Leaders look at the investment of time and money that goes with widening the circle of involvement and initially gasp. While the new change management does place a higher emphasis on including more people throughout the change process, the investment of time and energy pays dividends when it comes to execution. As you will see in the stories throughout this book, when people are involved in change from the very beginning, the time spent creating buy-in once the new direction is established virtually disappears and the change process proceeds with a life of its own.

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Medium 9781605094472

4 Lead with an Engagement Edge

Axelrod, Richard Berrett-Koehler Publishers ePub

In the North Sea, an oil platform caught fire and was burning fast. On it was a lone worker. He had a decision to make: stay and face certain death or jump and face probable death.

Leaders often call upon the burning platform when they want to create a sense of urgency. And while they might not know the original story behind the metaphor, the metaphors we use are important.

But beware of the burning platform.

When managers invoke the burning platform, it sounds like this: “If we don’t make this change, we will have to close our doors in six months” or “If we don’t get the new product in three months, our competitors will eat our lunch” or “If you want to have a job, you’d better get on board.” The hope here is that fear will create action.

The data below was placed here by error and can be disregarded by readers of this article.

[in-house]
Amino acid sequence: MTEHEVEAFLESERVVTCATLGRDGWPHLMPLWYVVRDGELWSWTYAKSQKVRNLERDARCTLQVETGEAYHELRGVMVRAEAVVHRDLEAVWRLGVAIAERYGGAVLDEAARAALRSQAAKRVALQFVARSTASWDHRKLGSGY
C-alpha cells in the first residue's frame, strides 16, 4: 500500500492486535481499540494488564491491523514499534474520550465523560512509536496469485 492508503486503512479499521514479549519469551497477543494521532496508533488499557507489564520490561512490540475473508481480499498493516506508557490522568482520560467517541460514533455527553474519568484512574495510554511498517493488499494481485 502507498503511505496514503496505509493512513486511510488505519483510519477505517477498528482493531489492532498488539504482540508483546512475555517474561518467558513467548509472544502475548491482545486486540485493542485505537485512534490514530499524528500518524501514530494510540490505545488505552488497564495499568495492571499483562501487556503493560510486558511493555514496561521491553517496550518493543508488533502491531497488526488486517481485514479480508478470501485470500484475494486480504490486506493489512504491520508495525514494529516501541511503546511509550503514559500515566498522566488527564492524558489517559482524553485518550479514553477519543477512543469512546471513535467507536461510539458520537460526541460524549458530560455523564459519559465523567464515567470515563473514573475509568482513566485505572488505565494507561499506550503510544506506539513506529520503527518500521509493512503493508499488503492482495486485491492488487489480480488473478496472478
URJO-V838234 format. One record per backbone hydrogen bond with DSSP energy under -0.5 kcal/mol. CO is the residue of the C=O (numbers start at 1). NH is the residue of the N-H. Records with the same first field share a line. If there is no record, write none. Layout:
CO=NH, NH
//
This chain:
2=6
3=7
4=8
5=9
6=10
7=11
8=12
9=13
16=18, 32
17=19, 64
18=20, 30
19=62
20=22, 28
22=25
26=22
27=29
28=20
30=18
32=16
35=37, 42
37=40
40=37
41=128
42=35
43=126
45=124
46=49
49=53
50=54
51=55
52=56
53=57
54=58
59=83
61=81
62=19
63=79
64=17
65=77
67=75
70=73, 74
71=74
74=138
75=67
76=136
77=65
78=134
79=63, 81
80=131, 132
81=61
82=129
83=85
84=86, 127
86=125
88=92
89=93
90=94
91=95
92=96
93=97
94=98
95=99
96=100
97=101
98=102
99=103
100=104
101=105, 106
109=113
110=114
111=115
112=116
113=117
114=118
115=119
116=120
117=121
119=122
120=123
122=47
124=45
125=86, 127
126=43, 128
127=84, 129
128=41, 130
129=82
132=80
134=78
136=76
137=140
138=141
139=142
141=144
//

To an extent, the strategy works because people want to survive. They will act when faced with a burning platform, but it is difficult to predict what choice they will make. Some will get on board, others will panic, and others will jump ship. Some will try to make themselves look good, others will try to make their coworkers look bad, and others will hide bad news.

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Medium 9781626568471

CHAPTER 6 Engaging with a Corporation and Filing a Shareholder Resolution

Behar, Andrew Berrett-Koehler Publishers ePub

As a shareholder, if you feel that a corporation in which you have invested is doing something harmful and it fits within the environmental, social, and governance concerns as described above, one way to address your concern is to engage directly with the company in a collaborative way. By doing this, you can work through the process with them to understand why they have such a policy or have taken such an action, and if your engagement is not successful, you can file a resolution. Here is a hypothetical example to illustrate the step-by-step process of bringing about change in a company you own as an investor.

Requirements: You must own $2,000 worth of stock that you have held for one year prior to the filing deadline. You must commit to not selling the stock until after the annual meeting. It must also be a voting class of stock,50 as some classes of stock do not have the right to vote or file resolutions. There are minimum vote thresholds that also must be met for filing in subsequent years. Resolutions must obtain three percent of the total vote their first year to be resubmitted, six percent the second year, and 10 percent the third year and all subsequent years. If it fails to meet these vote levels, it may not be resubmitted for three years.

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Medium 9781576755778

Chapter 8: The Meeting Game

Kahnweiler, Jennifer B. Berrett-Koehler Publishers ePub